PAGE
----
12.) You don’t need to hand a business card to everyone you meet at a reception if it feels forced and desperate. Instead, get other people’s cards, and email your contact information afterward. There’s a better chance they will remember you.

Asking for someone else’s card is inherently more desperate than giving them your card. Compare “Here, you can call me if you want, it’s entirely up to you,” with “I need people to rope into lunch three-to-five times a week, so puhleeeeze let me call you!”

13.) Providing they label it attorney advertising, personal injury lawyers may send ad letters to accident victims. And arrest reports can offer good leads for criminal defense lawyers. Family law attorneys may send advertising letters to pro se defendants in divorce cases, determining who to contact based on parties’ ZIP codes.

This used to seem creepy, but in light of all the news coming out about the NSA, clients probably won’t bat an eye at an unsolicited letter from a lawyer who somehow knows the intimate details of their life.

14.) If you hope to be hired for an appeal, read all the briefs as well as related cases, and figure out the case’s arguments. Be prepared to speak with the party about the case—without notes—for one hour.

Woah, woah, WOAH! You’re saying if I want to handle an appeal I should be familiar with the case? Can we get a second opinion here? I’m not sure about this.

15.) Posting tweets between 1 p.m. and 3 p.m. Eastern time gets the highest click rate, according to Mashable. You can schedule tweets to be posted by services like HootSuite. But be careful if you have work during those scheduled times. You don’t want a client to think you are tweeting while you’re defending a deposition.

Excellent strategy for increasing the amount of blog traffic you get from legal social media marketing guru drones, but what about clients?

16.) Criminal defense lawyers: If an attorney in a different practice area has been a great referral source and their kid gets into trouble, think about handling the case for free.

Have you considered kickbacks?

17.) People sometimes need to be convinced that their legal problem is severe enough to hire you, and it’s up to you to persuade them. That said, turning someone away when they really don’t need a lawyer is good for business, too. It’s a good way to build trust.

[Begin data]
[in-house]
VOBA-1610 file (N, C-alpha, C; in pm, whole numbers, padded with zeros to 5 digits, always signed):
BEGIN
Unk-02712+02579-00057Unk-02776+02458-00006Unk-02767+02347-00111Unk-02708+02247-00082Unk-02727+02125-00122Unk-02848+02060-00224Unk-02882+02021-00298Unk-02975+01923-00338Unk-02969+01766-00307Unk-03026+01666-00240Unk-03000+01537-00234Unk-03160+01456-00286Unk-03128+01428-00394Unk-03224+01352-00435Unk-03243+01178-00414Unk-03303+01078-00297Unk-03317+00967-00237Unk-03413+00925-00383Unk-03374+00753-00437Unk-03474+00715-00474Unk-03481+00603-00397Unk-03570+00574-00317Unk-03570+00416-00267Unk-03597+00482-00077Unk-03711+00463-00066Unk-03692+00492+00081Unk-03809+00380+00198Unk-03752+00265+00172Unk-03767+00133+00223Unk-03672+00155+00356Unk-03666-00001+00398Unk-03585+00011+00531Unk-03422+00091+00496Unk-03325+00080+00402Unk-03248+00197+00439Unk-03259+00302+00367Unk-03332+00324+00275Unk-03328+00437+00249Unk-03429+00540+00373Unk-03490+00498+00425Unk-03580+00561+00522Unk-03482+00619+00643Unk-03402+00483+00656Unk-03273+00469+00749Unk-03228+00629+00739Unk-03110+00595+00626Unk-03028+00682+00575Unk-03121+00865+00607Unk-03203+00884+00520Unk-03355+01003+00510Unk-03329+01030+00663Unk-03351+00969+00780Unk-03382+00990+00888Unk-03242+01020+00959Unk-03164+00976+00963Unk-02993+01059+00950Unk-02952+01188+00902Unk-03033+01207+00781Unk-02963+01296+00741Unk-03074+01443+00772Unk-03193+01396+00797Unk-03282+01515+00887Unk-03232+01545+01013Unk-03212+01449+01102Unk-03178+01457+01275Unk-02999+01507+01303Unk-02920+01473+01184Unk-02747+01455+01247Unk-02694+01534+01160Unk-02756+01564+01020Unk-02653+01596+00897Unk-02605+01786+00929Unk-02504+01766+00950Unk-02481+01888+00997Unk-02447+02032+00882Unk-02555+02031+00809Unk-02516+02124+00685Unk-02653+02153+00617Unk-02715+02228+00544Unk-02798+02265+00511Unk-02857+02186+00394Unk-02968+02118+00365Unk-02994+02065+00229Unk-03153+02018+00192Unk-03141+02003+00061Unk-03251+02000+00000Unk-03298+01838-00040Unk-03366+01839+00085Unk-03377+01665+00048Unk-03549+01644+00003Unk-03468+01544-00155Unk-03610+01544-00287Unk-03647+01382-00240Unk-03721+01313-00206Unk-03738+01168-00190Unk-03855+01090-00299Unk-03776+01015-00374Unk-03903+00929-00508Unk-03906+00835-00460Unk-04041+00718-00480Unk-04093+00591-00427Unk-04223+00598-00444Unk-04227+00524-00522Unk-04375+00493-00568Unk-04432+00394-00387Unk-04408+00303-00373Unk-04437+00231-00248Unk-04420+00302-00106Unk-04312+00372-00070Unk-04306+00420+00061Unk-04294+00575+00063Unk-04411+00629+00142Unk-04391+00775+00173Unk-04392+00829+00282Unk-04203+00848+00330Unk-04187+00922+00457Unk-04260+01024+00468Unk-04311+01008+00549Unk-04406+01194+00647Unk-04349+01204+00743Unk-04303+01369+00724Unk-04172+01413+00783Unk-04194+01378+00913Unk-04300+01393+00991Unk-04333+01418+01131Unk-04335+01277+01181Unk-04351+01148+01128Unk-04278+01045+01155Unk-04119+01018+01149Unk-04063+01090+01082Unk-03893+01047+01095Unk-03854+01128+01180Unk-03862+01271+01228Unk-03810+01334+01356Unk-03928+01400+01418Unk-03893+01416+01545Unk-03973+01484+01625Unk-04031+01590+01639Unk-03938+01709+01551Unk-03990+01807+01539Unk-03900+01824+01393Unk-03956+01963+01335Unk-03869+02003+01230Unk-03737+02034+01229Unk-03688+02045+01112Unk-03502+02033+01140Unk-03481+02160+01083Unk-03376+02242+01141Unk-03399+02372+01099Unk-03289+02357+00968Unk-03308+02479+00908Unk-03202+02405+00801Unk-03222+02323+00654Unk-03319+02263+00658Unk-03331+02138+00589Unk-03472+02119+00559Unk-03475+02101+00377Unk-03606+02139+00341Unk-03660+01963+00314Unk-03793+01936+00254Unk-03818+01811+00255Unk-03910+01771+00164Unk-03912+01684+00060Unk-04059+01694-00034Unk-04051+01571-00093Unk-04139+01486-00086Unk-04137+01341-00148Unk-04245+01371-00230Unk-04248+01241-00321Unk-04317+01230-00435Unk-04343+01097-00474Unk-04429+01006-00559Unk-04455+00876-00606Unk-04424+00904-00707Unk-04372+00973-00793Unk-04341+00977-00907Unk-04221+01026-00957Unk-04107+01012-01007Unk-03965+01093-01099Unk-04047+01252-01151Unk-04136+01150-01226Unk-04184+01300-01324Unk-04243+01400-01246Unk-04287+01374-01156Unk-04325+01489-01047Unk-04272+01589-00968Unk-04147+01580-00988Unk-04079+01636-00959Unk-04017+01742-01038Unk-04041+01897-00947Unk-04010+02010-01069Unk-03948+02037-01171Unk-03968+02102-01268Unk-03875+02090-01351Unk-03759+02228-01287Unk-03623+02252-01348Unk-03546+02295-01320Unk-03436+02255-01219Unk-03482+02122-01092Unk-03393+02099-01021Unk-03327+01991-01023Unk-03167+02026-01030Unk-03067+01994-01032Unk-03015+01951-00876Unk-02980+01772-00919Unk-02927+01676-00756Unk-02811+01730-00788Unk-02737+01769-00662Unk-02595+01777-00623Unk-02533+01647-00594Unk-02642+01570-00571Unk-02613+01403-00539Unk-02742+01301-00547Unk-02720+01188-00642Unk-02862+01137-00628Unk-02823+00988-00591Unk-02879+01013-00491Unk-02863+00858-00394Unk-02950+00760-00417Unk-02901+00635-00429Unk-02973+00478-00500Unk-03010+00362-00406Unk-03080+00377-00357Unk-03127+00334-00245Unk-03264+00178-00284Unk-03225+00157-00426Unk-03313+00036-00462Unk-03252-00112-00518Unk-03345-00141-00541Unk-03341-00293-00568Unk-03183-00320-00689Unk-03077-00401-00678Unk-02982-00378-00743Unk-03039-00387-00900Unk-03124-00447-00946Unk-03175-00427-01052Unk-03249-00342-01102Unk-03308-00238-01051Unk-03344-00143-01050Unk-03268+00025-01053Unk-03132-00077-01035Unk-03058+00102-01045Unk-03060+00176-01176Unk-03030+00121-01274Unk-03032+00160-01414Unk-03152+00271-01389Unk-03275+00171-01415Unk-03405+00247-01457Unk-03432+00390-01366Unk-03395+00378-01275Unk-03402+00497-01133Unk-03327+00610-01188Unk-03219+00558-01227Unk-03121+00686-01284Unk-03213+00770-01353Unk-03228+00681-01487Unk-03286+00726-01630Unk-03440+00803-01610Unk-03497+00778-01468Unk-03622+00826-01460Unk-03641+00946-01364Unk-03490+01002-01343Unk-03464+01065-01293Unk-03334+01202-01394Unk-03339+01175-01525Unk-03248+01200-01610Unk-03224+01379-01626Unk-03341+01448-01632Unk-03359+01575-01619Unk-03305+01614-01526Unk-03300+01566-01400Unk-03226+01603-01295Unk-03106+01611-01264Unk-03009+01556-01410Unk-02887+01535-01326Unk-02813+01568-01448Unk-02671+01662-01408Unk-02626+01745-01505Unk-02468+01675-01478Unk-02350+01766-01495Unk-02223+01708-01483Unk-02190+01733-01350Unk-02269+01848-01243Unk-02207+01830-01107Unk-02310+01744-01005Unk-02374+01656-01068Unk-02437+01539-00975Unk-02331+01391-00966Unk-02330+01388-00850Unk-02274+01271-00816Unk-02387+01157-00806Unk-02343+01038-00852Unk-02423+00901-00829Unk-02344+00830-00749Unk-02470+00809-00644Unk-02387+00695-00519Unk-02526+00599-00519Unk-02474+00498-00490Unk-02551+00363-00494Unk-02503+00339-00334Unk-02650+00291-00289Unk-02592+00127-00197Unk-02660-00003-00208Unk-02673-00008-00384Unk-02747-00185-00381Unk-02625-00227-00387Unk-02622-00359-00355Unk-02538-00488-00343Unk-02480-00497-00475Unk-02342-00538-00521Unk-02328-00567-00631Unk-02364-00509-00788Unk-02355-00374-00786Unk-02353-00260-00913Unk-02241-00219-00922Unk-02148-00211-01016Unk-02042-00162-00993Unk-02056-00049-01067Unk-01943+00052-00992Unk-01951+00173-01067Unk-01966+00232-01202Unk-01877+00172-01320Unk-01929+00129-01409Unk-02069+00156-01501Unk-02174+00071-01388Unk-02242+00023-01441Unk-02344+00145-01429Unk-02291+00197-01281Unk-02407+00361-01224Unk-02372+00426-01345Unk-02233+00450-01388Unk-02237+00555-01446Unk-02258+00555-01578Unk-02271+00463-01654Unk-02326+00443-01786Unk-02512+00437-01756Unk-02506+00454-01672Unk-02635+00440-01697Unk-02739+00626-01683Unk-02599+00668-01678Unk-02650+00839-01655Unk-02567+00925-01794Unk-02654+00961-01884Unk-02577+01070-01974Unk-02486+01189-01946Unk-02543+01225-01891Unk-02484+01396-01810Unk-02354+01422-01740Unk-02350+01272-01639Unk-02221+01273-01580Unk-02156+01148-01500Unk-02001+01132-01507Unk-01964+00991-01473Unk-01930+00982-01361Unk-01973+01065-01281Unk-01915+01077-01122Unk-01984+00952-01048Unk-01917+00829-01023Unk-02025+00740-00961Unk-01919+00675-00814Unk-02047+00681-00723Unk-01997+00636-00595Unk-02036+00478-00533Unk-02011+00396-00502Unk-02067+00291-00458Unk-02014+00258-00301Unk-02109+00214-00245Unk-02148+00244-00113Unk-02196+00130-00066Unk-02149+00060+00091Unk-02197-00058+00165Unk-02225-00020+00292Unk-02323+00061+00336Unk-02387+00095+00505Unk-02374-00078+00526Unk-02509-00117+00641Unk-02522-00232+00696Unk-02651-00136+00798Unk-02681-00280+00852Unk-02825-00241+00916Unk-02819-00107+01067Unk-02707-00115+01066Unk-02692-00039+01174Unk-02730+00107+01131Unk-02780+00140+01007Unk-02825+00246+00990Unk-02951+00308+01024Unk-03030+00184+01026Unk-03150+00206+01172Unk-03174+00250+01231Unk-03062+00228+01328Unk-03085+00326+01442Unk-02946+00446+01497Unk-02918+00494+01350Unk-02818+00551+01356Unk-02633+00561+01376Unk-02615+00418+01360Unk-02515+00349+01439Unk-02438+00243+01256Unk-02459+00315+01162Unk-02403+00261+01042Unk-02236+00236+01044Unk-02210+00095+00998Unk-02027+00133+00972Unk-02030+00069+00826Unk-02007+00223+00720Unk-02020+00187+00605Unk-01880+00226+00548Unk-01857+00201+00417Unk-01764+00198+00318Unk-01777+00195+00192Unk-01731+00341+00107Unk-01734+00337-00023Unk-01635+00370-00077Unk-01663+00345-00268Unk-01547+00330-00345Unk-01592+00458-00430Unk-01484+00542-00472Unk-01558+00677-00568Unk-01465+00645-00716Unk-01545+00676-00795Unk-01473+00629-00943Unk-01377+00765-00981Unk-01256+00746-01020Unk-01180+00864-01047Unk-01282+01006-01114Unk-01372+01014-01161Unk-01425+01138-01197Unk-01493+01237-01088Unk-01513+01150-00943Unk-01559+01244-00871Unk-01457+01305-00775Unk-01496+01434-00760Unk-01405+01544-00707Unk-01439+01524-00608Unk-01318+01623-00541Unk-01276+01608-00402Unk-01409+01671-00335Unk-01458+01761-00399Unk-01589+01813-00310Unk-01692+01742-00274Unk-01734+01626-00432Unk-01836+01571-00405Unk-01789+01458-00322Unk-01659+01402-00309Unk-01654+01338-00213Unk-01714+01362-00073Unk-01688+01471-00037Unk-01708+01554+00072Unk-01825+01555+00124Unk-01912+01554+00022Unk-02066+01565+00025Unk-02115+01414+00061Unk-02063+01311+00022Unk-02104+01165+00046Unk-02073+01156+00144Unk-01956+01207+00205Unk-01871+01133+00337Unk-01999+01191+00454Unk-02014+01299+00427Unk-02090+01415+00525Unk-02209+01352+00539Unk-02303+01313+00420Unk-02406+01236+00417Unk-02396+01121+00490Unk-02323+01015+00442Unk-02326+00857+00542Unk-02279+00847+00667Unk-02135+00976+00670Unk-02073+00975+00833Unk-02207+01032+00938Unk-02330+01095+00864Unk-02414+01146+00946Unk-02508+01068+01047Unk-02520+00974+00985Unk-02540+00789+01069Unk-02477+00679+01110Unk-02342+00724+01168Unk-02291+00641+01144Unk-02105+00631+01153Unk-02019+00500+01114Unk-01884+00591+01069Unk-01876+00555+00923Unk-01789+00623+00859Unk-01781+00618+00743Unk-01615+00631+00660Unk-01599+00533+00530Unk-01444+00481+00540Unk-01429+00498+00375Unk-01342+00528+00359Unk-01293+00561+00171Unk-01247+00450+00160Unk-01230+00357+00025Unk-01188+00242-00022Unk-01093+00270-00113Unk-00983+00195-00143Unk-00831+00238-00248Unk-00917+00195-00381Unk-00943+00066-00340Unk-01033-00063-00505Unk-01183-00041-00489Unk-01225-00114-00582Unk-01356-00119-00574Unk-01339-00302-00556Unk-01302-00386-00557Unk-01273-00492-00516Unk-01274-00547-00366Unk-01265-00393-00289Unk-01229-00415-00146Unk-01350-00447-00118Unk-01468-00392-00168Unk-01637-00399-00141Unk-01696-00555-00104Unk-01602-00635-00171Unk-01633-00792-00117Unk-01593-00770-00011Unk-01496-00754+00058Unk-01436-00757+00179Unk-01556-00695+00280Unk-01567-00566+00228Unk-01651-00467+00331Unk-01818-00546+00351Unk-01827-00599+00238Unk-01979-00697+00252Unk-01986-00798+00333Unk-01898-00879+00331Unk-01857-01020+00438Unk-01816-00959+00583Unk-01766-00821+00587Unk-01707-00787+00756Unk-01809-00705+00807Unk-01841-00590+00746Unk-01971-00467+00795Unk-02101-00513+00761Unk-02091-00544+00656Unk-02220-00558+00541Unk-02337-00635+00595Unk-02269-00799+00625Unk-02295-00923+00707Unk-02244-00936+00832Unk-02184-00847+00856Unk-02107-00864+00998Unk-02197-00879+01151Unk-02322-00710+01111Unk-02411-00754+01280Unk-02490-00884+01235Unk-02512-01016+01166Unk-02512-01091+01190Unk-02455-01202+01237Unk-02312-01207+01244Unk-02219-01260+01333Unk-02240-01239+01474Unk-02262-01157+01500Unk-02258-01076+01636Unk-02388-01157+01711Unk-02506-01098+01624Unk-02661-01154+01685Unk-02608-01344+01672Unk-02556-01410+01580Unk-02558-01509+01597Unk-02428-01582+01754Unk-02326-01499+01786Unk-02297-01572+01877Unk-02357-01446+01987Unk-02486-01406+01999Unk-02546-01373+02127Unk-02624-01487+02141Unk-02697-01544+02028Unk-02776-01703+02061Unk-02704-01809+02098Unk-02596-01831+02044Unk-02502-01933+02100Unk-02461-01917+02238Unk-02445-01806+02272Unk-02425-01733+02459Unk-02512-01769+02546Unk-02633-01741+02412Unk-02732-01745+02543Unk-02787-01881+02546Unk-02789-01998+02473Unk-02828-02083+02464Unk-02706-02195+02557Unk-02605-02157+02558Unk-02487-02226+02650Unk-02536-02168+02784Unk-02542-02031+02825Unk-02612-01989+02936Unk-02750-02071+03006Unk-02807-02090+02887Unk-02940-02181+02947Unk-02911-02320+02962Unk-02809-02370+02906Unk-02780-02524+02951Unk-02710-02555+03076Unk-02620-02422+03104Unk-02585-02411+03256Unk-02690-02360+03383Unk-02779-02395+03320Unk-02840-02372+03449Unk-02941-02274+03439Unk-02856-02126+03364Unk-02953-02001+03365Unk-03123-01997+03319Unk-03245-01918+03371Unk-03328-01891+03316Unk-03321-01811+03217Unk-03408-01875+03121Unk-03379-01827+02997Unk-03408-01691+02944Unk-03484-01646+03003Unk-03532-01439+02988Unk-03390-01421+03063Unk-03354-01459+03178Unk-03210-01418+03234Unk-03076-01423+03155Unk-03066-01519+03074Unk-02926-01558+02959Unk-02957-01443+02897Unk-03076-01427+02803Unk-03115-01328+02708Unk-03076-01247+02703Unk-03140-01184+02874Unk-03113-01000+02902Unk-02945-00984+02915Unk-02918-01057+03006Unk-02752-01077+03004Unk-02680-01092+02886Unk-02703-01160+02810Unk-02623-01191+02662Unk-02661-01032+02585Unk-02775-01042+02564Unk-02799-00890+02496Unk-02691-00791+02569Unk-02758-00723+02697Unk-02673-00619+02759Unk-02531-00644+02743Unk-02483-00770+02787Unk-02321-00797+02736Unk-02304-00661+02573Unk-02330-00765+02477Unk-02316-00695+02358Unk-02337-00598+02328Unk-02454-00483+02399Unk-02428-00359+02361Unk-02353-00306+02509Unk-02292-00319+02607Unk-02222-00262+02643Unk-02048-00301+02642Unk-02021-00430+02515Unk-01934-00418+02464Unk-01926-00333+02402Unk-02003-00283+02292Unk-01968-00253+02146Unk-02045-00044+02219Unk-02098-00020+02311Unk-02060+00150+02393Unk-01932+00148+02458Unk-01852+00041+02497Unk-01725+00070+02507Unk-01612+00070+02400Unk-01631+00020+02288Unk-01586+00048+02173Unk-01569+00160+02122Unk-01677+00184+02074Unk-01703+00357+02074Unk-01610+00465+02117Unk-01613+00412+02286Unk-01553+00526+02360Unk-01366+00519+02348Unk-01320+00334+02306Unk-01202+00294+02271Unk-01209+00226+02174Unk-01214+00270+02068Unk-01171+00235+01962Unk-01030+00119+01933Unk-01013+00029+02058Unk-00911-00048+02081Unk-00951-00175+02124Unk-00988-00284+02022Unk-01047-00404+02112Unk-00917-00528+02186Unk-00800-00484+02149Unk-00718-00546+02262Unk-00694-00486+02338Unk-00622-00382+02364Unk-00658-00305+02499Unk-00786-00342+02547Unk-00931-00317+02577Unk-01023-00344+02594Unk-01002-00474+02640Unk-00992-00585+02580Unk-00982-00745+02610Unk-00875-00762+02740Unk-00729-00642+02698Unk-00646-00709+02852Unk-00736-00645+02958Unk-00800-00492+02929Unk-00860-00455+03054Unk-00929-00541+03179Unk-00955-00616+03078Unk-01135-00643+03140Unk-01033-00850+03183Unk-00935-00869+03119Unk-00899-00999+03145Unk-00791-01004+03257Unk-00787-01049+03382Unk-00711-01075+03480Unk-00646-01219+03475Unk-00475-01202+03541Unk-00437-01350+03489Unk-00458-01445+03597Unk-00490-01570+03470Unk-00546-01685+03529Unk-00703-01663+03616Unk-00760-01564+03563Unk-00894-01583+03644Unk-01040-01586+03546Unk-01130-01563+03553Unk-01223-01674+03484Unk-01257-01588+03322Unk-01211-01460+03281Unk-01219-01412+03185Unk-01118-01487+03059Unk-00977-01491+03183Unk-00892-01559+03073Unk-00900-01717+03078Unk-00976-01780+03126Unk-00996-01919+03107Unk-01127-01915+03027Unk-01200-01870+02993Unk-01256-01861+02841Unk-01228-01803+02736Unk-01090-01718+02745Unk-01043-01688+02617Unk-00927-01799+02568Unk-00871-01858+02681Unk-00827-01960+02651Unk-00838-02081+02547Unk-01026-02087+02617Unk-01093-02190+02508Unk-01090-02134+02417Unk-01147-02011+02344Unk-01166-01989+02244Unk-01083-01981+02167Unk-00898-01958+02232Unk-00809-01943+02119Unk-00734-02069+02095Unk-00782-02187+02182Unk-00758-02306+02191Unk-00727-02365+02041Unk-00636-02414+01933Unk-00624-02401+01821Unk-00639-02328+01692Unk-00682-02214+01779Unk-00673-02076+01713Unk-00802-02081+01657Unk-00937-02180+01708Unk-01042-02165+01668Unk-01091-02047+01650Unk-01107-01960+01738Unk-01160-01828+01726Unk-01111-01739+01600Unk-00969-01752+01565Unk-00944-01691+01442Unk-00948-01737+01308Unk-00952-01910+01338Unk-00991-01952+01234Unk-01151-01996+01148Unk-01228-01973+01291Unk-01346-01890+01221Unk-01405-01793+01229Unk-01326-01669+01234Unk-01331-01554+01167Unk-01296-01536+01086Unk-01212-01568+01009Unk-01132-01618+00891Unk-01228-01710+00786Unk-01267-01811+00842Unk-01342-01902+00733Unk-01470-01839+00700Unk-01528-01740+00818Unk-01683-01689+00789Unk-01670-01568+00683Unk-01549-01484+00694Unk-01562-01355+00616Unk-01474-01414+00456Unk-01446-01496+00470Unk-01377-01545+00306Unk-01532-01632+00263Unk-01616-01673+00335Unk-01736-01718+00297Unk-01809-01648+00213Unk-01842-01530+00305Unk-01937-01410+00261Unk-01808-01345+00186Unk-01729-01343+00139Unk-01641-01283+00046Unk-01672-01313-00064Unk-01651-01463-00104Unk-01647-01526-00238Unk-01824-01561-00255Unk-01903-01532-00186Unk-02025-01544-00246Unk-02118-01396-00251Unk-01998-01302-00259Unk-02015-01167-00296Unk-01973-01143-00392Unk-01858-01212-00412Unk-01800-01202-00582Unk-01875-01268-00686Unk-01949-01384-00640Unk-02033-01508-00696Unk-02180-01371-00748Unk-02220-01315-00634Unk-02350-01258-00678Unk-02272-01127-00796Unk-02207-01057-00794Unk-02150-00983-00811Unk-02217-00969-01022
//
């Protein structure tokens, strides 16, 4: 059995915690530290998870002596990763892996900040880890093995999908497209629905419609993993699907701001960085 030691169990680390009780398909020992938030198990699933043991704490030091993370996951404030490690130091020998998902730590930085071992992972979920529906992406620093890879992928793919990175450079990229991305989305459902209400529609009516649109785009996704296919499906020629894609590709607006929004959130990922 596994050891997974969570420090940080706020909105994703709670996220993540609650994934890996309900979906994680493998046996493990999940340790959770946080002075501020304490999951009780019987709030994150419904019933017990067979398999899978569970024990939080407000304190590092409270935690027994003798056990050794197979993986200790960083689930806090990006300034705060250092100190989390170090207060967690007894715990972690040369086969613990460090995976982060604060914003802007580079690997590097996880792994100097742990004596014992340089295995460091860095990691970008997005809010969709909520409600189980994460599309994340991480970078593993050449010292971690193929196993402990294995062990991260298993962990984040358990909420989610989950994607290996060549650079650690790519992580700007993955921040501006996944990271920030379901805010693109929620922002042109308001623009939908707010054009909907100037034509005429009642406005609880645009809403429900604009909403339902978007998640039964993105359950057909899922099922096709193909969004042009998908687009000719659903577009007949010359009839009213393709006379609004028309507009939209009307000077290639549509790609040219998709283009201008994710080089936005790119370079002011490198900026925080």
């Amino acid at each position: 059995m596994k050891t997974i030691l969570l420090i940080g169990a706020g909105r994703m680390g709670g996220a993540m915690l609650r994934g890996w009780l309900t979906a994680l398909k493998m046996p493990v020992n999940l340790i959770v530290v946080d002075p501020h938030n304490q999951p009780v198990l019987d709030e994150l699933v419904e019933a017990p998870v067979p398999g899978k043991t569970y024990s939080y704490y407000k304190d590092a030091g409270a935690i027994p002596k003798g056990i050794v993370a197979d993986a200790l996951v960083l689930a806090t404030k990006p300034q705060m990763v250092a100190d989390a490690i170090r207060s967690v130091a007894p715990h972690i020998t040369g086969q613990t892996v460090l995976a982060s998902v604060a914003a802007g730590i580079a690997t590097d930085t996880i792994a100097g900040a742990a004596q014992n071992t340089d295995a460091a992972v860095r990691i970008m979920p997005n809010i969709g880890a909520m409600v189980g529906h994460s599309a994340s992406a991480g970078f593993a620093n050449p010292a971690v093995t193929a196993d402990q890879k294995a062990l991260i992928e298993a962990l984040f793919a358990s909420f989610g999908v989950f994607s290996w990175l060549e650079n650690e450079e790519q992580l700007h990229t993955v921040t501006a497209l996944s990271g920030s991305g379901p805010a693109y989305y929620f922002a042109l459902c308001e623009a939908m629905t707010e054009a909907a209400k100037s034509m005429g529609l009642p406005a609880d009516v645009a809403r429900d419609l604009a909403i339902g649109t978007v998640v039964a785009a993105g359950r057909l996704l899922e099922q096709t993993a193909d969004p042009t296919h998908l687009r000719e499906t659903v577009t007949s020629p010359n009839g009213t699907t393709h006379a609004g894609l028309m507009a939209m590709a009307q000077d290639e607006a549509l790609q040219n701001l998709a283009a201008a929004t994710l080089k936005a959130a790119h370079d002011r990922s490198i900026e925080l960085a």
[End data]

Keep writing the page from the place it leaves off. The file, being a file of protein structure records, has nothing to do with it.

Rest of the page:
Turning away someone who shouldn’t be wasting their money on you is just the decent thing to do, but it isn’t a marketing strategy given that the person you turned away is likely to need a lawyer an average of around zero times. As for that person referring you to their friends? Slim chance they’ll refer the lawyer who refused to help them.

18.) Attend bar association events. Lawyers only refer cases to people they know; and if they don’t see you, they won’t think of you.

Be sure to attend the evening events when the lawyers are typically seeing double. Twice the exposure means twice the referrals.

19.) Install Google Analytics on your website. It details what search terms got people to your site and how long they stayed there. You can also use it to determine popular search terms, and put the terms that relate to your practice on your website.

Congratulations on your new iPhone 5 practice.

20.) Volunteer with various legal and community groups. Do the volunteer work to the best of your ability, even if you don’t like it.

So you’re saying that kicking the dogs at the animal shelter is a bad idea?

21.) End a conversation with someone at a networking event after you finish a statement, rather than when they finish one, so they won’t think you’re cutting them off.

If they’ve finished their statement, they won’t feel like they’re being cut off. That’s what finishing means.

22.) If you want to represent a business with a legal department, your job is to make in-house counsel’s job easier.

So quit your practice and apply for a junior in-house position.

23.) The best elevator speech? “Hi, I’m a lawyer. What do you do?”

This is nearly as bad as “Have you heard the good word?”

24.) Speak at a continuing legal education seminar only when you think it’s an interesting one that will be well-attended.

Because speaking to small groups is beneath you.

25.) Don’t buy a table at an event. Instead, buy seats at different tables so you can spread out and meet more people.

It’s even more fun to do this on airplanes.

26.) If you are out consistently, meeting with people and doing outreach, you can be successful. There may be days you don’t feel like doing it, but consistency is key.

On the other hand, if you’re staying in the office consistently, with no one but yourself and some crusty old judicial opinions, you can be successful at your freaking job.

27.) If you have a website (and you should), have a blog, too. Add new content daily, because Google algorithms give more prominence to sites with fresh, original content. The content doesn’t have to be in the form of a long, researched post. A paragraph or two, with a recent link to something interesting and relevant to your practice, will get you the same amount of traffic—if not more—than longer posts.

Quality, yeah, yeah, I hear you, but have you considered crap instead?

28.) Don’t limit networking to in-house counsel, especially at bar events. You never know who someone in private practice knows—or when they will go in-house.

But if you do realize that someone is happy at their firm and unlikely to ever go in-house, don’t waste your time talking to him. Personal connections are in themselves worthless, and only have value when they can lead to more money.